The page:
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KIF1A variants are a frequent cause of autosomal dominant hereditary spastic paraplegia

Journal article
Authors M. Pennings
M. I. Schouten
J. van Gaalen
R. P. P. Meijer
S. T. de Bot
M. Kriek
C. G. J. Saris
L. H. van den Berg
M. A. van Es
D. M. H. Zuidgeest
M. W. Elting
J. M. van de Kamp
K. Y. van Spaendonck-Zwarts
C. Die-Smulders
E. H. Brilstra
C. C. Verschuuren
B. B. A. de Vries
J. Bruijn
Kalliopi Sofou
F. A. Duijkers
B. Jaeger
J. H. Schieving
B. P. van de Warrenburg
E. J. Kamsteeg
Published in European Journal of Human Genetics
Volume 28
Pages 40–49
ISSN 1018-4813
Publication year 2020
Published at Institute of Clinical Sciences, Department of Pediatrics
Pages 40–49
Language en
Links dx.doi.org/10.1038/s41431-019-0497-...
Subject categories Medical Genetics

Abstract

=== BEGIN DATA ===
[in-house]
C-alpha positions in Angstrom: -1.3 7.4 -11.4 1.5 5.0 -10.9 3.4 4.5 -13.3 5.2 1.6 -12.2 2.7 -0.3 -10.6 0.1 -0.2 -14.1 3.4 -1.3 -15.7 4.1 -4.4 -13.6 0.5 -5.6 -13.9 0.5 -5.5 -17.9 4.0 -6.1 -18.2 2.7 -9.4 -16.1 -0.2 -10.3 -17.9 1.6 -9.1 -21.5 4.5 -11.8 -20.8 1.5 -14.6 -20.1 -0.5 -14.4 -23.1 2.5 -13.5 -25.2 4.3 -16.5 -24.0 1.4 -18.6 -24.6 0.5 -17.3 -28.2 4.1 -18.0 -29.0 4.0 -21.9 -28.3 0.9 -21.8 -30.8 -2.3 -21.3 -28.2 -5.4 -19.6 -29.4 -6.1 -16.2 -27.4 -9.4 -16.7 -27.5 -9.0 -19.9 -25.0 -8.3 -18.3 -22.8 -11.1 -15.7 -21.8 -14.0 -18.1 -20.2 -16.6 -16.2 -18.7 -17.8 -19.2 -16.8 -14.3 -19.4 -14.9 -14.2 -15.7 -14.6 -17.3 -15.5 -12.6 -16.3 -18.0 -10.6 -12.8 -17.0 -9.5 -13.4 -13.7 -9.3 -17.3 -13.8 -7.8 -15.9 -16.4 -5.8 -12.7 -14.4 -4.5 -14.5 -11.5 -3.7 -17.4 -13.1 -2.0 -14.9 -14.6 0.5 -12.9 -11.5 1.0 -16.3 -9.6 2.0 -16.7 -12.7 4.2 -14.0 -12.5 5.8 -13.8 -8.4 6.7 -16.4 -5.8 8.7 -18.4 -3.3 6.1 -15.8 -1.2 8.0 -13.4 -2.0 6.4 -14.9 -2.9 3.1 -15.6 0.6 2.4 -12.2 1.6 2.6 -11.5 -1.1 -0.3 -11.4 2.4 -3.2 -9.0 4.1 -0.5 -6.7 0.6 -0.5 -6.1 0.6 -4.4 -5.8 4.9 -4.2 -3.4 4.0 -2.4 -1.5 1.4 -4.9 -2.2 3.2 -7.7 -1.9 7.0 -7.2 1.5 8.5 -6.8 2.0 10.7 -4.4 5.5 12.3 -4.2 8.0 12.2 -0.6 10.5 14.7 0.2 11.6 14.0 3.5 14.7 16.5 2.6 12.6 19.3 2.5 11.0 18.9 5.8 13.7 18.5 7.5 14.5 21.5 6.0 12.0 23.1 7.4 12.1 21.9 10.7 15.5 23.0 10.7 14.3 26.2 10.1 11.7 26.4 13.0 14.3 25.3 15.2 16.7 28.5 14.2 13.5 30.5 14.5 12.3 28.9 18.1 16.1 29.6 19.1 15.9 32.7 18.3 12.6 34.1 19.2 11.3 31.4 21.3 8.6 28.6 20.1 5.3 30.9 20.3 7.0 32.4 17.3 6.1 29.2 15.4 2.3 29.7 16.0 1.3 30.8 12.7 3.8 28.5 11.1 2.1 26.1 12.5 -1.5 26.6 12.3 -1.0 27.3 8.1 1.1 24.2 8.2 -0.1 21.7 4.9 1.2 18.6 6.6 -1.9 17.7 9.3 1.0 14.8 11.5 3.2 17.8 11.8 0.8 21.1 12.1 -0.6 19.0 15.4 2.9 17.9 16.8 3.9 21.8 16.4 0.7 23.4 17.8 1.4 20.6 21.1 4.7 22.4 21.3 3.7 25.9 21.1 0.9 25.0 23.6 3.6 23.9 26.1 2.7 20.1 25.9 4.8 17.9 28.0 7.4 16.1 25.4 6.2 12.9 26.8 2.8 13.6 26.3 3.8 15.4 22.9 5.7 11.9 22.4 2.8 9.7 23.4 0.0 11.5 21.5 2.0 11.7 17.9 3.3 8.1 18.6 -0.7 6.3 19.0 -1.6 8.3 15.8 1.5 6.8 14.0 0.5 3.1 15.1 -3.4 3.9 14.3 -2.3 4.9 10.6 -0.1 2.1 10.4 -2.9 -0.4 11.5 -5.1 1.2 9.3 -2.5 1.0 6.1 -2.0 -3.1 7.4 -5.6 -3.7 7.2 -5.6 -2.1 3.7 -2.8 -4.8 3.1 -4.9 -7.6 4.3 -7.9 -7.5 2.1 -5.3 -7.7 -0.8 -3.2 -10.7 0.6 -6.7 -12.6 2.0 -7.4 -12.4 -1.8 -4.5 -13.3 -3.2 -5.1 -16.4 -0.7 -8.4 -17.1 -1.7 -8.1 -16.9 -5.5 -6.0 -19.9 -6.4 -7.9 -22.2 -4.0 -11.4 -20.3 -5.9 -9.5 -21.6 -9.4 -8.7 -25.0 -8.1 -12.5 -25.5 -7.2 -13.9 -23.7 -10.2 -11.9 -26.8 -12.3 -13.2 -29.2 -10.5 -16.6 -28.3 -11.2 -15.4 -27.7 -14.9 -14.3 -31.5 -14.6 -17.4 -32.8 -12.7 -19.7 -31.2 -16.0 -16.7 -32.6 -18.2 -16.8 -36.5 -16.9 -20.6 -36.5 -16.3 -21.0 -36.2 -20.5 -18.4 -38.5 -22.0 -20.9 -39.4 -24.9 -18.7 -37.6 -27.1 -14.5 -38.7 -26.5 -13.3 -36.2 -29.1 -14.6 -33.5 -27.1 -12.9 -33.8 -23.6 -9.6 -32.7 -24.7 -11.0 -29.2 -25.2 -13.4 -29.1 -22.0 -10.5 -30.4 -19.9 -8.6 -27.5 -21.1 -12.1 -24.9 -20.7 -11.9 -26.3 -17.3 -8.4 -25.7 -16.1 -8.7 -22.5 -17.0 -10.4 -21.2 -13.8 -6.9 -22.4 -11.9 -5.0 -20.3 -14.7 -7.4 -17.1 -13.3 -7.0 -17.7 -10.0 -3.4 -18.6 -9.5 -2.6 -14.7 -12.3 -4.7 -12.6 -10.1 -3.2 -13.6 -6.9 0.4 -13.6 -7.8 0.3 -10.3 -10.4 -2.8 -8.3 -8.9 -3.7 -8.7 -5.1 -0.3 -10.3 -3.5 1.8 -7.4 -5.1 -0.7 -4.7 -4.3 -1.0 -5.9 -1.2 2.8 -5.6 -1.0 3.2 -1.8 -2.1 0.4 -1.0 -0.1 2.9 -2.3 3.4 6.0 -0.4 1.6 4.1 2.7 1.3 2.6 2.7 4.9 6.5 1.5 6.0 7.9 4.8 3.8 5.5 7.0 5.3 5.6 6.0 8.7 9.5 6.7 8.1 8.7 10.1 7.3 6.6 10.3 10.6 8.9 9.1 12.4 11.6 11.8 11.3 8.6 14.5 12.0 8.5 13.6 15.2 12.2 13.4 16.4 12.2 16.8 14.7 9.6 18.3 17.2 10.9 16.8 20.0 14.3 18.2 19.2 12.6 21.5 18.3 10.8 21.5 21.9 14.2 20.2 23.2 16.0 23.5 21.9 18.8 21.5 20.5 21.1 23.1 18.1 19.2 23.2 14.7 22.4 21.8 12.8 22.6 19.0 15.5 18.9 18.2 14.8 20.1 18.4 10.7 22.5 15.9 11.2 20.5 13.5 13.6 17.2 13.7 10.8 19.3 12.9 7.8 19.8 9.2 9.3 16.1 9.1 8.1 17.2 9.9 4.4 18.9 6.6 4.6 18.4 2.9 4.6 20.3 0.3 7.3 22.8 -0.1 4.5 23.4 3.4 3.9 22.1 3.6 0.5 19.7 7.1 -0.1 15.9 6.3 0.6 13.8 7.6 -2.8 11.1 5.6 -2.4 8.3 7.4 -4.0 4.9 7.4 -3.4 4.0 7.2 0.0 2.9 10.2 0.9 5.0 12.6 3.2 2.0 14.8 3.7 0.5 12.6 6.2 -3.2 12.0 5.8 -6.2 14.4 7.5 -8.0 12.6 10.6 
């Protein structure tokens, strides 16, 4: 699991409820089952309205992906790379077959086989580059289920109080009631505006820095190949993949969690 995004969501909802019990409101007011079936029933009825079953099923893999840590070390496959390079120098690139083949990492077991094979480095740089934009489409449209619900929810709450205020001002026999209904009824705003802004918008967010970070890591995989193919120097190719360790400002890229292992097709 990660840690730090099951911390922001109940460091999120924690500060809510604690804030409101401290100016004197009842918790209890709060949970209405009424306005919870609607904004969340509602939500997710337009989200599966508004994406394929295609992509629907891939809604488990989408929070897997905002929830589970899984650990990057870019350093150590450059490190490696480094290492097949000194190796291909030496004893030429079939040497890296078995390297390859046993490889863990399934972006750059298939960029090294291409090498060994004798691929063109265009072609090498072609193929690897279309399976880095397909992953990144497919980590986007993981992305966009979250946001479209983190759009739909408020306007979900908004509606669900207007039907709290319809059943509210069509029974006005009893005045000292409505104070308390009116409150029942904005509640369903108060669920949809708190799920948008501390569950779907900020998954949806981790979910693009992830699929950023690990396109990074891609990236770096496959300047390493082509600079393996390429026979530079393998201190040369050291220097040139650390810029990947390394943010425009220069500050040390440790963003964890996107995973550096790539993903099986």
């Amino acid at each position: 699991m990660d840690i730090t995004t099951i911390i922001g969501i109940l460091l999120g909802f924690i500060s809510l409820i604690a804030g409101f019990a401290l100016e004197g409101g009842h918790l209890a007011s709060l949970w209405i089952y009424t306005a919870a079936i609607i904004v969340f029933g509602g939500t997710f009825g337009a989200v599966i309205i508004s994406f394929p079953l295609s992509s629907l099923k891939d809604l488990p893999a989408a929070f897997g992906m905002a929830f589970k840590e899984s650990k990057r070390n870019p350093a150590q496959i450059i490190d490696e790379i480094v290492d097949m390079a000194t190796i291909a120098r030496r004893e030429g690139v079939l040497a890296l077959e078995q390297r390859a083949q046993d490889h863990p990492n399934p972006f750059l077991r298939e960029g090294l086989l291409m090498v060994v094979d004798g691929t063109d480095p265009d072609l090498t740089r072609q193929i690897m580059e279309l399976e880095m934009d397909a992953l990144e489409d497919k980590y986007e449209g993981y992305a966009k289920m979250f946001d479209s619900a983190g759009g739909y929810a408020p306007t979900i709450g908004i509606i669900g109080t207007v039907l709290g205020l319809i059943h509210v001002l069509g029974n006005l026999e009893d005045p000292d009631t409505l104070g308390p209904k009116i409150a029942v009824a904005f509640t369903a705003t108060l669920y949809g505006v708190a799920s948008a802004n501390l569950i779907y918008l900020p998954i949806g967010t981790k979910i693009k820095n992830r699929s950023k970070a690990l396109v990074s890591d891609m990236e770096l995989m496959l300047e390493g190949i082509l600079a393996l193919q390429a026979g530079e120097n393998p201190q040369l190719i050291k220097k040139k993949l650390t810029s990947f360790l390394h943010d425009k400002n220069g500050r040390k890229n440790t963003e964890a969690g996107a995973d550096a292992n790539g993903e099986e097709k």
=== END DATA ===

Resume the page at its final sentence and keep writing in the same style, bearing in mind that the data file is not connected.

Variants in the KIF1A gene can cause autosomal recessive spastic paraplegia 30, autosomal recessive hereditary sensory neuropathy, or autosomal (de novo) dominant mental retardation type 9. More recently, variants in KIF1A have also been described in a few cases with autosomal dominant spastic paraplegia. Here, we describe 20 KIF1A variants in 24 patients from a clinical exome sequencing cohort of 347 individuals with a mostly ‘pure’ spastic paraplegia. In these patients, spastic paraplegia was slowly progressive and mostly pure, but with a highly variable disease onset (0–57 years). Segregation analyses showed a de novo occurrence in seven cases, and a dominant inheritance pattern in 11 families. The motor domain of KIF1A is a hotspot for disease causing variants in autosomal dominant spastic paraplegia, similar to mental retardation type 9 and recessive spastic paraplegia type 30. However, unlike these allelic disorders, dominant spastic paraplegia was also caused by loss-of-function variants outside this domain in six families. Finally, three missense variants were outside the motor domain and need further characterization. In conclusion, KIF1A variants are a frequent cause of autosomal dominant spastic paraplegia in our cohort (6–7%). The identification of KIF1A loss-of-function variants suggests haploinsufficiency as a possible mechanism in autosomal dominant spastic paraplegia. © 2019, The Author(s).

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